I feel a little like Mel, doing her Friday Blog Roundup -- but, with the impending arrival of Halloween this Friday, I've noticed a couple of bloggers making reference to the classic Peanuts cartoon special "It's the Great Pumpkin, Charlie Brown" -- and I couldn't resist bringing them to your attention:

Bronwyn at Spiraling Into Control:

"I can't help but identify with Charlie Brown's recurring lament, "I got a rock." In my case, this sentiment has less to do with Halloween candy and more to do with motherhood. When everyone else seems to be bringing home the Hershey bars and Reese's cups and Kit Kats in the form of gurgling little pink and blue bundles, I get the rocks. And I didn't even think that my costume was that bad…"

WordGirl (Pam) at Blood Signs:

"Some days I feel like I've put my life on hold for this one thing that may not arrive -- like Linus and the Great Pumpkin."
The infertility/Peanuts analogy that pops into my mind is good ol' Charlie Brown, always game for one more try, always optimistic that this year things will be different… and always getting the football yanked away at the very last minute.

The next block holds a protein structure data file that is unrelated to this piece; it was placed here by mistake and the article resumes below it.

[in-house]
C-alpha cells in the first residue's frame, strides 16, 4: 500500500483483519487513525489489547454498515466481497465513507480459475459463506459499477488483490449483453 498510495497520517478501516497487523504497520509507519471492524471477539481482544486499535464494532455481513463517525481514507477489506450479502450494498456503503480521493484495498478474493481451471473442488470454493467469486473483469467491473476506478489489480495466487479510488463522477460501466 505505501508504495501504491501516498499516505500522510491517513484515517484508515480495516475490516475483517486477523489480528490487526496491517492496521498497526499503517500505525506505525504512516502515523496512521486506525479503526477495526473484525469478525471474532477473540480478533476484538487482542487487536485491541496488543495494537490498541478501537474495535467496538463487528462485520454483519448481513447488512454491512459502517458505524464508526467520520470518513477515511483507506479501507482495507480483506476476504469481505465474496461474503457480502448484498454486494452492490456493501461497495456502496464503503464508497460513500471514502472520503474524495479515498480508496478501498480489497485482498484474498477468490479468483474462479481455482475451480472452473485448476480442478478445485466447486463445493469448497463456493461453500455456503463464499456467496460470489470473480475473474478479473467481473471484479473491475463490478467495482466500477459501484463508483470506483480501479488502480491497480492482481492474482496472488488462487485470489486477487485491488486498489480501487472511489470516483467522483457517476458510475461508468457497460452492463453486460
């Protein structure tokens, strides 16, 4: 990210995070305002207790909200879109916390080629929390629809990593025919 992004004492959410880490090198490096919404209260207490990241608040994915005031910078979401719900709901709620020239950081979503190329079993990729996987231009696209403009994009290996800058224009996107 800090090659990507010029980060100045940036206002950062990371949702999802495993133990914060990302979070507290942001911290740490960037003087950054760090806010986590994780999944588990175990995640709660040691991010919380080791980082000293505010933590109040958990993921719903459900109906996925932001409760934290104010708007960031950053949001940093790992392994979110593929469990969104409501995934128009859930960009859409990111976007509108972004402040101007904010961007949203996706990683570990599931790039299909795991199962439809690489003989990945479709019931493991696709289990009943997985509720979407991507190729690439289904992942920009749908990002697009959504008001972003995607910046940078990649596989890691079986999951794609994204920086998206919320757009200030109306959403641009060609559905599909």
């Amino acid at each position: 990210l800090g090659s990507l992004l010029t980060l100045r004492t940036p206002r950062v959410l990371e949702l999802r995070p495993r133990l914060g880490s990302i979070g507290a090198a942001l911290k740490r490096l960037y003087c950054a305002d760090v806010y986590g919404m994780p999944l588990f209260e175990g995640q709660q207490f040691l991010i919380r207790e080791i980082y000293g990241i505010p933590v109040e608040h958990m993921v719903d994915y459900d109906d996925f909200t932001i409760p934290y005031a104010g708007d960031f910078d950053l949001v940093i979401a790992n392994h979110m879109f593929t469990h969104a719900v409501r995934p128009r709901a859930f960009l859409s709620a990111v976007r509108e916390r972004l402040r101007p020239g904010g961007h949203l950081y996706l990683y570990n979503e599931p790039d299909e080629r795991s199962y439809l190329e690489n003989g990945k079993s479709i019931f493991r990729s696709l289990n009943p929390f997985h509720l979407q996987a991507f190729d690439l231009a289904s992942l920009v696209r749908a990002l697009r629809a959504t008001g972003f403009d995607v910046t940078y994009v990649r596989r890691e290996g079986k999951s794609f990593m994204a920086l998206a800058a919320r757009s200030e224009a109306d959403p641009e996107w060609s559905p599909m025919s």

Or his little sister Sally, in "A Charlie Brown Christmas" (my all-time favourite Peanuts & Christmas special -- never ends without me bawling into my Kleenex as they sing "Hark the Herald Angels") in bewilderment saying, "All I want is what's coming to me. All I want is my fair share."

Smart man, that Charles Schultz. ; )

Friday, October 24, 2008

When October goes...

Contrary to what I wrote in the post above, I don't totally dislike October. (November and February, now, that's a different story... as I wrote in one of my very first posts last year.) The weather can still be pretty decent in October, the fall colours are at their peak (& Ontario has some of the most beautiful fall scenery in the world), and there is Canadian Thanksgiving to look forward to (which at the very least means a long weekend, if not turkey -- as it often does not for dh & me, who are often at loose ends on holidays, with my family far away & FIL often with stepMIL's relatives & BIL with his inlaws).